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In his New York Times op-ed, David Brooks says the US is facing an identity crisis — protecting liberal and progressive values at home while doing little to stop autocrats elsewhere. But has the US really abandoned its values abroad just because it's withdrawing from Afghanistan? Ian Bremmer and Eurasia Group analyst Charles Dunst take out the Red Pen to argue that the US can advance democracy without being the world's sheriff.

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When the Tokyo Olympics begin on Friday, Japan watchers will be following more than just the performance of Japan's star athletes, including tennis star Naomi Osaka. They will also be tracking the political fortunes of Prime Minister Yoshihide Suga, who is taking a big gamble by staging the event — amid a raging pandemic — in the face of strong and longstanding opposition from the Japanese public. What are the stakes for Suga, particularly with elections on the horizon? Eurasia Group senior analyst Ali Wyne explains.

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YouTube pulls Bolsonaro's rants: Google-owned YouTube pulled down a series of videos on the channel of Brazil's populist President Jair Bolsonaro, accusing him of spreading misinformation about the pandemic. YouTube removed more than a dozen clips for touting quack cures for coronavirus or claiming, in defiance of scientific experts, that masks don't reduce COVID transmissions. Last year, Twitter and Facebook also removed some content from Bolsonaro's feeds for similar reasons. But critics say that YouTube's move is too little too late, because Bolsonaro has been spreading misinformation about COVID since the pandemic began. Many Brazilians hold him personally responsible for the country's abysmal pandemic response, which has led to almost 550,000 deaths, the second worst toll in the world. Will YouTube's move change Bolsonaro's message? His weekly address to the nation, where he converses not only with government ministers but also various conspiracy theorists and loons, is broadcast on YouTube. Surely he doesn't want to risk losing that — or does he?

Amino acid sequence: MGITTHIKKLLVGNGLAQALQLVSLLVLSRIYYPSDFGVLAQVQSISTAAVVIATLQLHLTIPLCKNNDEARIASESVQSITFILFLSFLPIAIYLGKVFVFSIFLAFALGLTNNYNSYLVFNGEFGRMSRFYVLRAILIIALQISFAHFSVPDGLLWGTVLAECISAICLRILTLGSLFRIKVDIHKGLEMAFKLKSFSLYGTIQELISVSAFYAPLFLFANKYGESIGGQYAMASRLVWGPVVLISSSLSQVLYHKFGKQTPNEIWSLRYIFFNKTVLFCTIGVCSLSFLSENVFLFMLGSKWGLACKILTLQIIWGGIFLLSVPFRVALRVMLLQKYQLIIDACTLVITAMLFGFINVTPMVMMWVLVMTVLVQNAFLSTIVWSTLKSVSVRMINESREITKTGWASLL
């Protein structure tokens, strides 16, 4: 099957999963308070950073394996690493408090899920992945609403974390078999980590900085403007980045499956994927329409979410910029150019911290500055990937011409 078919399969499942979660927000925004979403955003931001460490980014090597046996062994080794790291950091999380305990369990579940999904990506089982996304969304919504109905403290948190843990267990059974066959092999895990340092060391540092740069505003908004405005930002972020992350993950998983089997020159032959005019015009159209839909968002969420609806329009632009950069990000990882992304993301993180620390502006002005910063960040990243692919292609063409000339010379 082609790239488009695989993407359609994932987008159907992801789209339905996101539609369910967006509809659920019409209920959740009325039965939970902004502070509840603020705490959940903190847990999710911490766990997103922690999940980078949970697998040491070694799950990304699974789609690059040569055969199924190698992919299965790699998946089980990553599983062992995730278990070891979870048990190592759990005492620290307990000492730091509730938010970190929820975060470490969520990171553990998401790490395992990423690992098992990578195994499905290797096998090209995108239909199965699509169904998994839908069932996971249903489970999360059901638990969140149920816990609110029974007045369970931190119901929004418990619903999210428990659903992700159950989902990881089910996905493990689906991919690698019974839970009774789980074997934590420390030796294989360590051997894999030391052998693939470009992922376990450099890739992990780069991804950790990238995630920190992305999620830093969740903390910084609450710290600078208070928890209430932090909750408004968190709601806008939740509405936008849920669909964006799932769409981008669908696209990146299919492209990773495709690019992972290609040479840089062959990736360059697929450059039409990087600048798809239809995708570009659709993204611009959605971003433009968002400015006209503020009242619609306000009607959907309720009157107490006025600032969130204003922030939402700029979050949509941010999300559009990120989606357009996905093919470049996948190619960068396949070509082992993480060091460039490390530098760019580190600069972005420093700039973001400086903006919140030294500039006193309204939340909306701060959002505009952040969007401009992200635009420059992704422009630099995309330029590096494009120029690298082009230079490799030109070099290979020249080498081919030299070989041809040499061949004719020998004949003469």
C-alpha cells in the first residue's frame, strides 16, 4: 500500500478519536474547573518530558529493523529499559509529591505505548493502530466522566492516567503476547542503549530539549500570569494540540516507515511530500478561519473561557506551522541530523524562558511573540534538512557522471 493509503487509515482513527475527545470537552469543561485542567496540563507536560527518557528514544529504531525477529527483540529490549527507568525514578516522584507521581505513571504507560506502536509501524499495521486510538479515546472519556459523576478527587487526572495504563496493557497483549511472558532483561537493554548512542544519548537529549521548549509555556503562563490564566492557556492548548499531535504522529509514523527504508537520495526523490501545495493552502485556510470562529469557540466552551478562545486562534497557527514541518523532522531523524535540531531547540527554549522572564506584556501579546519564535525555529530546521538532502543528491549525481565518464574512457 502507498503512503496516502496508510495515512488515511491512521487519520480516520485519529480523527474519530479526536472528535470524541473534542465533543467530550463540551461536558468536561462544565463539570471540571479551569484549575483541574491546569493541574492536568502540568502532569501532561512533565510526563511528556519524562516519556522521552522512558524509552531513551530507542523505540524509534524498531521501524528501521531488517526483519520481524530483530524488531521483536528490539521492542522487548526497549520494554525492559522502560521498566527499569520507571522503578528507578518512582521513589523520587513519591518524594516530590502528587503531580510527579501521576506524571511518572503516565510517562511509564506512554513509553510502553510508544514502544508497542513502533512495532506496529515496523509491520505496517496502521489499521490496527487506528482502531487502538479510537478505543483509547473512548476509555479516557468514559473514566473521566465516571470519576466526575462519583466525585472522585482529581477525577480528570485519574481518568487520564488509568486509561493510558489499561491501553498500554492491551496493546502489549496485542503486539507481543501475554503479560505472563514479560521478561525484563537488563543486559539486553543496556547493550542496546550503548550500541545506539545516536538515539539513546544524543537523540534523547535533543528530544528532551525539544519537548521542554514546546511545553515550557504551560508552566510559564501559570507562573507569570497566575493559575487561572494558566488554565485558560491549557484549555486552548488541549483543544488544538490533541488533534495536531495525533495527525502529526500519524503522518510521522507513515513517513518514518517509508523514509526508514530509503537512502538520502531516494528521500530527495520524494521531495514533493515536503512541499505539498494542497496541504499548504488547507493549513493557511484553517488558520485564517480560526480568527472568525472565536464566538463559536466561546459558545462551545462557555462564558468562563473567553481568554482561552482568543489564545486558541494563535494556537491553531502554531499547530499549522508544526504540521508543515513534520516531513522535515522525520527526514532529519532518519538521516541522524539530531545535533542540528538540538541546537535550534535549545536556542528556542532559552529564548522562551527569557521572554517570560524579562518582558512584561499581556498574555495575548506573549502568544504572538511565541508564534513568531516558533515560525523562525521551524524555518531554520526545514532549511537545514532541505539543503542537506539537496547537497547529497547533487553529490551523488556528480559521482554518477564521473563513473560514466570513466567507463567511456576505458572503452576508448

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Boycotts! Bans! Protests! Drugs! Think you've got gold medal knowledge about politics at the Olympics? Test what you know with this special Tokyo Olympics Quiz. And to stay current on all the latest political stories at the Games and around the world, subscribe here to Signal, our daily newsletter. Now, without further ado, the first question is...